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The oxidative-stress sensor SoxR bound to DNA

Gian Garduque '12 and Jill Pattison '12


I. Introduction

SoxR is a 154 amino acid DNA binding protein which serves as an oxidative stress sensor. SoxR and SoxS are responsible for induction of the soxRS regulon. In response to superoxide, nitric oxide, and redox-cycling agents, SoxR activates SoxS transcription. Increased levels of SoxS enhance the production of antioxidant and repair proteins. SoxR regulates SoxS transcription by structural changes occurring between oxidized and reduced forms. SoxR binds between the -35 and -10 elements of the soxS promoter, which are separated by a 19 bp spacer. Due to this unusually large spacing, SoxR distorts the conformation of the soxS to initiate RNAP transcription, similar to other members of the MerR family. This tutorial presents the structure of SoxR from E. coli bound to DNA and the [2Fe-2S] complex.

II. General Structure

The overall structure of SoxR is similar to structures of other MerR family proteins. SoxR functions as a dimer . The dimerization helix (α5) forms an antiparallel coiled coil (α5 from one monomer and α5' from the other monomer), which serves to stabilize the dimer .  In addition to the dimerization helix, two distinct domains make up the SoxR monomer: the DNA binding domain  and the Fe-S cluster-binding domain . The DNA binding domain of SoxR is located at a higher position than other MerR proteins, due to rotation of the α5-helix. This position is stabilized by hydrophobic interactions between the α5 , α3 , and α4 helices . Upon binding DNA, the DNA-binding domain rotates outward 9°, and the Fe-S cluster binding domain rotates outward 6°. These rotations result in a greater distance between the α2 and α2' helices (29.3 to 31.5 Å) .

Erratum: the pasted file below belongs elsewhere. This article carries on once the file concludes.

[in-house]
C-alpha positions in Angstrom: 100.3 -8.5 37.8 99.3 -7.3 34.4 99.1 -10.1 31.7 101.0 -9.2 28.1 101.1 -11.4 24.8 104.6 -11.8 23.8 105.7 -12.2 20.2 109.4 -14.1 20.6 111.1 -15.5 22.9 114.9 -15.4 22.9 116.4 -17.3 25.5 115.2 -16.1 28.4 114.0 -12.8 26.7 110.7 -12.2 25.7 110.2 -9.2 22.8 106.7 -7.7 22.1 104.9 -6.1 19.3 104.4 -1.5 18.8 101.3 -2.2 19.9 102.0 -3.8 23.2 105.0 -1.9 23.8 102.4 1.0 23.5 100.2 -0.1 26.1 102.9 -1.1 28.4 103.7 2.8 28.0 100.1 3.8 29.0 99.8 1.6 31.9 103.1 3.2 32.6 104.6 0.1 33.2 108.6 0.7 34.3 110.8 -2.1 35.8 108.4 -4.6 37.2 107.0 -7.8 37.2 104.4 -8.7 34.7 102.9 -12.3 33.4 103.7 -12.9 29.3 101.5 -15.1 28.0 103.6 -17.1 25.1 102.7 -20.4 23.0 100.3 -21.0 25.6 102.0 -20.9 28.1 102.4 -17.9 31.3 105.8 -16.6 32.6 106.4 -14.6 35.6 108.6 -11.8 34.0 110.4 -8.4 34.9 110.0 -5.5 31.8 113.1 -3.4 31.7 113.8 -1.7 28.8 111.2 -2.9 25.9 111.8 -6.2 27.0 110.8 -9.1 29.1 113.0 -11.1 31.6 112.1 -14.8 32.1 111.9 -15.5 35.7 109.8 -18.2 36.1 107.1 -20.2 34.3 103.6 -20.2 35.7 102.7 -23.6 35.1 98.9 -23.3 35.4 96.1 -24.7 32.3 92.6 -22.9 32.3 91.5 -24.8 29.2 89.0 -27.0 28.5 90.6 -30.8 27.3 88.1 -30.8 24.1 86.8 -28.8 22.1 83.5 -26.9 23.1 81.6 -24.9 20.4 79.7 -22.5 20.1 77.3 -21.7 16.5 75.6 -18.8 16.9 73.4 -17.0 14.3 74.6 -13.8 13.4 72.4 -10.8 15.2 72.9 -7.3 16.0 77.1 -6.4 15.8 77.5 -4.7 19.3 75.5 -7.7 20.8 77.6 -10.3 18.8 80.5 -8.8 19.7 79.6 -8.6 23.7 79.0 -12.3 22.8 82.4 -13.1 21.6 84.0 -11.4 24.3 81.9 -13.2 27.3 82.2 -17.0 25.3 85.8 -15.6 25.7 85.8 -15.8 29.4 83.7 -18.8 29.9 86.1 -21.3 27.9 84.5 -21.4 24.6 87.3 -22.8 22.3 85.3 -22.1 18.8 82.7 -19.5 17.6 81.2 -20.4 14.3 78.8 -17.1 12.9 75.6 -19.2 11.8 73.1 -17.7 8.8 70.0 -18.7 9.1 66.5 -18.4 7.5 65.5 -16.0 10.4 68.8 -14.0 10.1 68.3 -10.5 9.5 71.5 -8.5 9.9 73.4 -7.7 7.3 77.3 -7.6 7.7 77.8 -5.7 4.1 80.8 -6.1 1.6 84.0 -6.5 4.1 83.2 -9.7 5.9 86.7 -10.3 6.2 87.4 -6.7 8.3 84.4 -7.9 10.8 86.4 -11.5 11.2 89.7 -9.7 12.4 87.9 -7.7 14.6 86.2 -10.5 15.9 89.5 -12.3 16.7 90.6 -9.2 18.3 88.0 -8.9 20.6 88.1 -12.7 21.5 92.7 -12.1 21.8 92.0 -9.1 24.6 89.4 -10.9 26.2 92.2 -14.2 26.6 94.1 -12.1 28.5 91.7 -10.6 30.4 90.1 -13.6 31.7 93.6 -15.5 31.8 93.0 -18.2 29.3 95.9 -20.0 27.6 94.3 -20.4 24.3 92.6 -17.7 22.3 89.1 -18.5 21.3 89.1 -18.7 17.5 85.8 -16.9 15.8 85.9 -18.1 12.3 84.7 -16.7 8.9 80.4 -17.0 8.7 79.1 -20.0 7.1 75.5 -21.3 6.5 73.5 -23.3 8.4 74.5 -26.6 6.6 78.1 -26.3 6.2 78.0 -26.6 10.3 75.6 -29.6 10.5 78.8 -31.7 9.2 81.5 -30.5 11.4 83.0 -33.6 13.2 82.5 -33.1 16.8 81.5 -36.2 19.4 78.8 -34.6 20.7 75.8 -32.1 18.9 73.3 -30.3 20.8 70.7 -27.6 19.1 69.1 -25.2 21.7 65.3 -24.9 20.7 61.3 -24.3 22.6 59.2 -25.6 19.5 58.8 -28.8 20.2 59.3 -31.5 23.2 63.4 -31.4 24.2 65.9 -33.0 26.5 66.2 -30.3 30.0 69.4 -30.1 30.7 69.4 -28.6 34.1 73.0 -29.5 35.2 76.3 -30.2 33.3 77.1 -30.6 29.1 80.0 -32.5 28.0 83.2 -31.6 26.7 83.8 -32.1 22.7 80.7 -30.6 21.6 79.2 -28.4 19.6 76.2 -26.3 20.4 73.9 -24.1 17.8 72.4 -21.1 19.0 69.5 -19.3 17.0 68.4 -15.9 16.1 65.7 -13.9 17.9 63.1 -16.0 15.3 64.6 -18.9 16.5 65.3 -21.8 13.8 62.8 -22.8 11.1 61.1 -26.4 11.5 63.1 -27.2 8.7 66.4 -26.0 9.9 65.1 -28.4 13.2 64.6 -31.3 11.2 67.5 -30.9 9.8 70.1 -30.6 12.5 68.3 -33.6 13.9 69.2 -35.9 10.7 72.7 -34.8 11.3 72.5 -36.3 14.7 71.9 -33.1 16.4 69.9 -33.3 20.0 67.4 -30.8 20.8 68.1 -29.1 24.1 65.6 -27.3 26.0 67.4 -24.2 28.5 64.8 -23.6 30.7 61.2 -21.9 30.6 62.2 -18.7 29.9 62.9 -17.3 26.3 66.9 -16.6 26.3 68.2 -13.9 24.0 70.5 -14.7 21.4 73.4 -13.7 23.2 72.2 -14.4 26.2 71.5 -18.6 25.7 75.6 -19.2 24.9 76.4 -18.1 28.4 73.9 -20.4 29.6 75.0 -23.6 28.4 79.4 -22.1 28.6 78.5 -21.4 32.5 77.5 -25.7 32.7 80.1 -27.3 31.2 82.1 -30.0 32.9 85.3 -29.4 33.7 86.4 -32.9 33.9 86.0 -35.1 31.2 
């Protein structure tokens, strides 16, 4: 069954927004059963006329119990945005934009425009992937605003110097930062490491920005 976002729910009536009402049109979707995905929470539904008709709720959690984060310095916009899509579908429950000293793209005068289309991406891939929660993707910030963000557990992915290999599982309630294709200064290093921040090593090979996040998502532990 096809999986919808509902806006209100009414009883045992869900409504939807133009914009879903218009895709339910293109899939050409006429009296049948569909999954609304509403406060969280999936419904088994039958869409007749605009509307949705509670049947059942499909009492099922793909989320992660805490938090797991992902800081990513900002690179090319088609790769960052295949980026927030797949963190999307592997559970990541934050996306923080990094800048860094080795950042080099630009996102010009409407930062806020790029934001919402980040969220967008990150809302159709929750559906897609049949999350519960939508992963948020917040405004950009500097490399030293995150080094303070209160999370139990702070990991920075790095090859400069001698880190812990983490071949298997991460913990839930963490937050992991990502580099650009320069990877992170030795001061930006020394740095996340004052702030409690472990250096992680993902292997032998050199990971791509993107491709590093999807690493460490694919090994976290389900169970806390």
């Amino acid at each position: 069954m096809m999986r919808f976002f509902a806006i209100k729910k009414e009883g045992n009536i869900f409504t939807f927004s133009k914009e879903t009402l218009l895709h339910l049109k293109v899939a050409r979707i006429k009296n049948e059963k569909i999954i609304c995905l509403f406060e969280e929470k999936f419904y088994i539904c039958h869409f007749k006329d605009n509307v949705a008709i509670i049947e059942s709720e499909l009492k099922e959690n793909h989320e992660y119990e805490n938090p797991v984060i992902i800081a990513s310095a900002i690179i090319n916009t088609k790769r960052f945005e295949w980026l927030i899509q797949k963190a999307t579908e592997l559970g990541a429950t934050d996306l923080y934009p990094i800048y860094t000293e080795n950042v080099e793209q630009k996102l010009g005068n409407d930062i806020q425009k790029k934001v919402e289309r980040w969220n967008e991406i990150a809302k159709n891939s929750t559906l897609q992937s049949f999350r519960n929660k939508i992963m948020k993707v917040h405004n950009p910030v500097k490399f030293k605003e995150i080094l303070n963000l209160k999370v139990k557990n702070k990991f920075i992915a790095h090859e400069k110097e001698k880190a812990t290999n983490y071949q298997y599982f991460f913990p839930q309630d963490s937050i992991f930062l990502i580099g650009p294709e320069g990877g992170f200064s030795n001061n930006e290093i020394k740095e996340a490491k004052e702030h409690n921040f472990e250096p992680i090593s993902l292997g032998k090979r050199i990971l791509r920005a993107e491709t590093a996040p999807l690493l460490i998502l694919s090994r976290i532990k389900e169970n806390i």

III. DNA Binding Domain

Associations between SoxR and DNA consist primarily of hydrogen bonds and van der Waals interactions between the wing helix-turn-helix motif and the DNA backbone   . Three amino acid residues of each SoxR monomer contact the DNA bases directly . These include: Phe-30 contacting Cyt3 and Ade2 , His-29 contacting Thy7’ , and Ser-26 contacting Thy4 and Thy5 .  The phenyl ring of Phe-30 is perependicular to the pyrimidine ring of Cyt3 . Van der Waals contacts between Phe-30 and Cyt3 allow Phe-30 to discriminate between cytosine and thymine . The yellow C atom in Cyt3 is where a methyl group would branch out if this base were a thymine. His-29 interacts with Thy7’ through van der Waals forces . Ser-26 contacts the methyl groups of Thy4 and Thy5 through van der Waals interactions .  Because other proteins in the MerR family also use the amino acid residue at position 26, Ser-26 in SoxR , to recognize DNA in this base-specific fashion, it is believed that the amino acid at this position is used by MerR family proteins to recognize specific promoter sequences.

Each monomer of SoxR also makes multiple contacts to the DNA backbone in two clusters, one of which is closer to the center of the dimer and the other which is near the outside of the dimer.  At the inner region, Ser-26, Ala-27, Tyr-31, Gln-64, and Leu-70 all make hydrogen bonds to phosphate groups of the DNA backbone (O atoms of phosphate groups are hydrogen bond acceptors in each case), Ala-24 and Pro-69 have van der Waals interactions with the phosphates of the backbone, and Leu-70 maintains van der Waals contacts with the ribose of Ade2 .  At the outer region, Arg-47, His-29, and Gly-15 hydrogen bond with phosphate groups in the DNA backbone